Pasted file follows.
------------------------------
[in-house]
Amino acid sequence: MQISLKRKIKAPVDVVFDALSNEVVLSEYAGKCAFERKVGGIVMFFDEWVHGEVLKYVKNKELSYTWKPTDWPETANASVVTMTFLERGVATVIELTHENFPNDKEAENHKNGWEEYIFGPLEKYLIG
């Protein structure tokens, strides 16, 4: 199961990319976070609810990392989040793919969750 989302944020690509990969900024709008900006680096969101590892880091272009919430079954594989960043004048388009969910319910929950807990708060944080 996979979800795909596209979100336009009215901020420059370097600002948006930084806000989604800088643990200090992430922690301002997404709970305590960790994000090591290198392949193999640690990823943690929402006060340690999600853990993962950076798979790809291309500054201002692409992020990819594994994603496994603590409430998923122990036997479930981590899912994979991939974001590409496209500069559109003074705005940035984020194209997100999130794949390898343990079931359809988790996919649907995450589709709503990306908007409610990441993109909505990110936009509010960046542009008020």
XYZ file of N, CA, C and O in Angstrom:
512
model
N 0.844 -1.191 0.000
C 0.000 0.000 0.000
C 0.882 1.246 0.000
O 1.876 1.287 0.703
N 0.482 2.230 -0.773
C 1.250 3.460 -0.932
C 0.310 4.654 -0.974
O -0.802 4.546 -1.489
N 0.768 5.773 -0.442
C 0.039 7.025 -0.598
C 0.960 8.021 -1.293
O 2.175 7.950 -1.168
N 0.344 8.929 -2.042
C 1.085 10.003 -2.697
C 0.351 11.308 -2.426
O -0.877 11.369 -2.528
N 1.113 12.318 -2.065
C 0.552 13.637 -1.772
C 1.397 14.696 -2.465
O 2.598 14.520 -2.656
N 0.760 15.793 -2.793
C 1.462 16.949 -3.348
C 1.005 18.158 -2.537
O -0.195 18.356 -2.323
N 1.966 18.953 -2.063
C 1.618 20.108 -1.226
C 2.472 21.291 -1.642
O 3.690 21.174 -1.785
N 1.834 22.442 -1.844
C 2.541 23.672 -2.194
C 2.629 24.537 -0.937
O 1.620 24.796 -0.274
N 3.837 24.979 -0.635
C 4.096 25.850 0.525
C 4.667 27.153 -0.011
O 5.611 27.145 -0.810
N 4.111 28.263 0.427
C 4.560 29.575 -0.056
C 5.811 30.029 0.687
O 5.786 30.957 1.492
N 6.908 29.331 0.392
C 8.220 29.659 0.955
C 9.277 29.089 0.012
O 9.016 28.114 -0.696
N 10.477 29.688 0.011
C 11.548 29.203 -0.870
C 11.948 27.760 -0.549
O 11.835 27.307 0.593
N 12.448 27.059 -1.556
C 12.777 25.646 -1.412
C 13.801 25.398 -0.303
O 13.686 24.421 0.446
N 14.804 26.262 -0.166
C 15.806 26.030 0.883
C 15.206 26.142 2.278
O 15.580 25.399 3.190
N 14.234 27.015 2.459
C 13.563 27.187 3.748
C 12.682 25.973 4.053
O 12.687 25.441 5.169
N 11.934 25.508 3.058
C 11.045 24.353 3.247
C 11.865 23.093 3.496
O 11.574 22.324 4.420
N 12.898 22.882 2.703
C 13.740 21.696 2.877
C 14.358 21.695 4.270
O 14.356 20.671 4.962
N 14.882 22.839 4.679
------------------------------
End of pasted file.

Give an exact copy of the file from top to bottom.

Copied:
[in-house]
Amino acid sequence: MQISLKRKIKAPVDVVFDALSNEVVLSEYAGKCAFERKVGGIVMFFDEWVHGEVLKYVKNKELSYTWKPTDWPETANASVVTMTFLERGVATVIELTHENFPNDKEAENHKNGWEEYIFGPLEKYLIG
């Protein structure tokens, strides 16, 4: 199961990319976070609810990392989040793919969750 989302944020690509990969900024709008900006680096969101590892880091272009919430079954594989960043004048388009969910319910929950807990708060944080 996979979800795909596209979100336009009215901020420059370097600002948006930084806000989604800088643990200090992430922690301002997404709970305590960790994000090591290198392949193999640690990823943690929402006060340690999600853990993962950076798979790809291309500054201002692409992020990819594994994603496994603590409430998923122990036997479930981590899912994979991939974001590409496209500069559109003074705005940035984020194209997100999130794949390898343990079931359809988790996919649907995450589709709503990306908007409610990441993109909505990110936009509010960046542009008020």
XYZ file of N, CA, C and O in Angstrom:
512
model
N 0.844 -1.191 0.000
C 0.000 0.000 0.000
C 0.882 1.246 0.000
O 1.876 1.287 0.703
N 0.482 2.230 -0.773
C 1.250 3.460 -0.932
C 0.310 4.654 -0.974
O -0.802 4.546 -1.489
N 0.768 5.773 -0.442
C 0.039 7.025 -0.598
C 0.960 8.021 -1.293
O 2.175 7.950 -1.168
N 0.344 8.929 -2.042
C 1.085 10.003 -2.697
C 0.351 11.308 -2.426
O -0.877 11.369 -2.528
N 1.113 12.318 -2.065
C 0.552 13.637 -1.772
C 1.397 14.696 -2.465
O 2.598 14.520 -2.656
N 0.760 15.793 -2.793
C 1.462 16.949 -3.348
C 1.005 18.158 -2.537
O -0.195 18.356 -2.323
N 1.966 18.953 -2.063
C 1.618 20.108 -1.226
C 2.472 21.291 -1.642
O 3.690 21.174 -1.785
N 1.834 22.442 -1.844
C 2.541 23.672 -2.194
C 2.629 24.537 -0.937
O 1.620 24.796 -0.274
N 3.837 24.979 -0.635
C 4.096 25.850 0.525
C 4.667 27.153 -0.011
O 5.611 27.145 -0.810
N 4.111 28.263 0.427
C 4.560 29.575 -0.056
C 5.811 30.029 0.687
O 5.786 30.957 1.492
N 6.908 29.331 0.392
C 8.220 29.659 0.955
C 9.277 29.089 0.012
O 9.016 28.114 -0.696
N 10.477 29.688 0.011
C 11.548 29.203 -0.870
C 11.948 27.760 -0.549
O 11.835 27.307 0.593
N 12.448 27.059 -1.556
C 12.777 25.646 -1.412
C 13.801 25.398 -0.303
O 13.686 24.421 0.446
N 14.804 26.262 -0.166
C 15.806 26.030 0.883
C 15.206 26.142 2.278
O 15.580 25.399 3.190
N 14.234 27.015 2.459
C 13.563 27.187 3.748
C 12.682 25.973 4.053
O 12.687 25.441 5.169
N 11.934 25.508 3.058
C 11.045 24.353 3.247
C 11.865 23.093 3.496
O 11.574 22.324 4.420
N 12.898 22.882 2.703
C 13.740 21.696 2.877
C 14.358 21.695 4.270
O 14.356 20.671 4.962
N 14.882 22.839 4.679